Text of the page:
Too much news?
Too much financial news can be “dangerous to the health of your retirement”, claims writer JD Roth in a column for Time Business & Money. Roth writes that it can be smart to make financial decisions for retirement savings based on financial goals and a pre-determined investing strategy rather than being influenced too much by a constant stream of information. Other tips include not following the herd, avoiding lifestyle inflation when your earnings rise and making regular, scheduled investments.
Economics is not often associated with the goal of trying to lose weight but Business Insider tells how Harvard Business School Working Knowledge senior editor Carmen Nobel investigated some of the links between the two. Among the insights is a study about ordering groceries online that taps into the idea that the decisions made ahead of time are different to those made about what we want now. This idea is also of interest to pension planners and others. The online grocery study that if the gap between ordering and delivery is longer, shoppers tended to spend less and favour “should” items (such as vegetables) rather than “want” items (such as ice cream).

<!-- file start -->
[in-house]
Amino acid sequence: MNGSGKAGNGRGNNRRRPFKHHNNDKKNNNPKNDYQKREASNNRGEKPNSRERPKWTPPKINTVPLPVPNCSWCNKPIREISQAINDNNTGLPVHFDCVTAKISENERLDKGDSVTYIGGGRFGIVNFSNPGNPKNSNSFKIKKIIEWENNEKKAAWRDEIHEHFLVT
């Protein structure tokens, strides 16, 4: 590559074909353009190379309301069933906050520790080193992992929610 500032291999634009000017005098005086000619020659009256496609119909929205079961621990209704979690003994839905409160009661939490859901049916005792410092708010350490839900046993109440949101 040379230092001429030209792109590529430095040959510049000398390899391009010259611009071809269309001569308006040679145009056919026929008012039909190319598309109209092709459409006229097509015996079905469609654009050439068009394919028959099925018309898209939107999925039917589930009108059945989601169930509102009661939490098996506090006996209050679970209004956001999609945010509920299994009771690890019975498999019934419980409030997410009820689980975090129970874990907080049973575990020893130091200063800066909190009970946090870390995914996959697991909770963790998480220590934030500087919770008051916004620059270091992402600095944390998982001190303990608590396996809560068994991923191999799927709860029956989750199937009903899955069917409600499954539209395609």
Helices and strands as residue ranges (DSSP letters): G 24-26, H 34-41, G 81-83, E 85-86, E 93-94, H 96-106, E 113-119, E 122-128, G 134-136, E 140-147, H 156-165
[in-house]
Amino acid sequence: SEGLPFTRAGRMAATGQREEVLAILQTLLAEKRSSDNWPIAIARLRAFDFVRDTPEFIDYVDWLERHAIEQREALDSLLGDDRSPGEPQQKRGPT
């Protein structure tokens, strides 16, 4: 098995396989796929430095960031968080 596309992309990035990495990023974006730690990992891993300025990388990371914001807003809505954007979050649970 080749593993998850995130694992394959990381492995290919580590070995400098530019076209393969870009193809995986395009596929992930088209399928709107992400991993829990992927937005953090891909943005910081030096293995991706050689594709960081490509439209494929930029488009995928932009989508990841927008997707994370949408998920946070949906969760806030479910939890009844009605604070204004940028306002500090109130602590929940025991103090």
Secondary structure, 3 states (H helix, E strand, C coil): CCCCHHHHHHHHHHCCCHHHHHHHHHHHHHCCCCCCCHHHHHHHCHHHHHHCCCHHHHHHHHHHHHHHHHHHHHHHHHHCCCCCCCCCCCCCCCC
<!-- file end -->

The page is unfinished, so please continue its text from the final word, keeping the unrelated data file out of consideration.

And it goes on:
What makes us happy?
Barking Up The Wrong Tree blogs about ten ways to increase happiness – a great reminder on how simple changes can do a lot of good. In fact, happiness economics is an area of ongoing study. Highest on the blogger’s list is to get out in nature, an activity that research suggests can increase creativity and reduce stress.